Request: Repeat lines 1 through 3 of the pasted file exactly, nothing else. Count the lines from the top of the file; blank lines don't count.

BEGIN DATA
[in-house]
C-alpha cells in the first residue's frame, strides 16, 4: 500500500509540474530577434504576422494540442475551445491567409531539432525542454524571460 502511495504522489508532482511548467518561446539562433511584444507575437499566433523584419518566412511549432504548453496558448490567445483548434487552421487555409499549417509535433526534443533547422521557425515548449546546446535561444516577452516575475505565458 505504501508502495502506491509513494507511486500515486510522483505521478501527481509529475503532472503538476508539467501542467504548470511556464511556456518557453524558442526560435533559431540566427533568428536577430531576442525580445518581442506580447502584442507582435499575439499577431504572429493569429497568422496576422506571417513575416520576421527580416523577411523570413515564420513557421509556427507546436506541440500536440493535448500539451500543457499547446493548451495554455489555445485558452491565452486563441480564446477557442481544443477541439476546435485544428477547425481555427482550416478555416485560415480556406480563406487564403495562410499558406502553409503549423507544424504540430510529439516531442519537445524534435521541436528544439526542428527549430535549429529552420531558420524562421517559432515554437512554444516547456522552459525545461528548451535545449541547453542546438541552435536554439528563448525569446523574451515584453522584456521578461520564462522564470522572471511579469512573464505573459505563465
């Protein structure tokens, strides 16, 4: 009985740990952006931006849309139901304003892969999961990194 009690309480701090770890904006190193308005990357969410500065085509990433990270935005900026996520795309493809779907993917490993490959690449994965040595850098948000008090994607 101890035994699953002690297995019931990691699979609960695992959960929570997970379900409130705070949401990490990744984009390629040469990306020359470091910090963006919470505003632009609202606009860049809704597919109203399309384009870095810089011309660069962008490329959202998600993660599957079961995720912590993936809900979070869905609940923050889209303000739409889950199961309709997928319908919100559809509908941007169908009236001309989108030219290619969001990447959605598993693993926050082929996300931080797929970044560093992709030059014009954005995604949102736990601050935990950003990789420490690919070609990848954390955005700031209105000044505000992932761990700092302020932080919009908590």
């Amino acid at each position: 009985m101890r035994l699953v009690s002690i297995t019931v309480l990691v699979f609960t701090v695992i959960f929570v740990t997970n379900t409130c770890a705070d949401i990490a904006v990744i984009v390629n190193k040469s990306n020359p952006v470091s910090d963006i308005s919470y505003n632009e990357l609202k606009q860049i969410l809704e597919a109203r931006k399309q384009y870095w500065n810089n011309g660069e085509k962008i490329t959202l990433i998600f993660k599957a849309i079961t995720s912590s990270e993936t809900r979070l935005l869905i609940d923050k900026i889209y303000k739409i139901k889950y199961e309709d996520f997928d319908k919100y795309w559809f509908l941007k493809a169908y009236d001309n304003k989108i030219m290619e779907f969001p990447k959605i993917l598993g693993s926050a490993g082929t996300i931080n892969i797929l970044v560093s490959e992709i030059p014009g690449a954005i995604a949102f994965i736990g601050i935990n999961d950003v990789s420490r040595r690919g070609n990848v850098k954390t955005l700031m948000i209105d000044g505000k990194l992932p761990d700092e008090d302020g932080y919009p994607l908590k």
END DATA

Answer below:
[in-house]
C-alpha cells in the first residue's frame, strides 16, 4: 500500500509540474530577434504576422494540442475551445491567409531539432525542454524571460 502511495504522489508532482511548467518561446539562433511584444507575437499566433523584419518566412511549432504548453496558448490567445483548434487552421487555409499549417509535433526534443533547422521557425515548449546546446535561444516577452516575475505565458 505504501508502495502506491509513494507511486500515486510522483505521478501527481509529475503532472503538476508539467501542467504548470511556464511556456518557453524558442526560435533559431540566427533568428536577430531576442525580445518581442506580447502584442507582435499575439499577431504572429493569429497568422496576422506571417513575416520576421527580416523577411523570413515564420513557421509556427507546436506541440500536440493535448500539451500543457499547446493548451495554455489555445485558452491565452486563441480564446477557442481544443477541439476546435485544428477547425481555427482550416478555416485560415480556406480563406487564403495562410499558406502553409503549423507544424504540430510529439516531442519537445524534435521541436528544439526542428527549430535549429529552420531558420524562421517559432515554437512554444516547456522552459525545461528548451535545449541547453542546438541552435536554439528563448525569446523574451515584453522584456521578461520564462522564470522572471511579469512573464505573459505563465
């Protein structure tokens, strides 16, 4: 009985740990952006931006849309139901304003892969999961990194 009690309480701090770890904006190193308005990357969410500065085509990433990270935005900026996520795309493809779907993917490993490959690449994965040595850098948000008090994607 101890035994699953002690297995019931990691699979609960695992959960929570997970379900409130705070949401990490990744984009390629040469990306020359470091910090963006919470505003632009609202606009860049809704597919109203399309384009870095810089011309660069962008490329959202998600993660599957079961995720912590993936809900979070869905609940923050889209303000739409889950199961309709997928319908919100559809509908941007169908009236001309989108030219290619969001990447959605598993693993926050082929996300931080797929970044560093992709030059014009954005995604949102736990601050935990950003990789420490690919070609990848954390955005700031209105000044505000992932761990700092302020932080919009908590």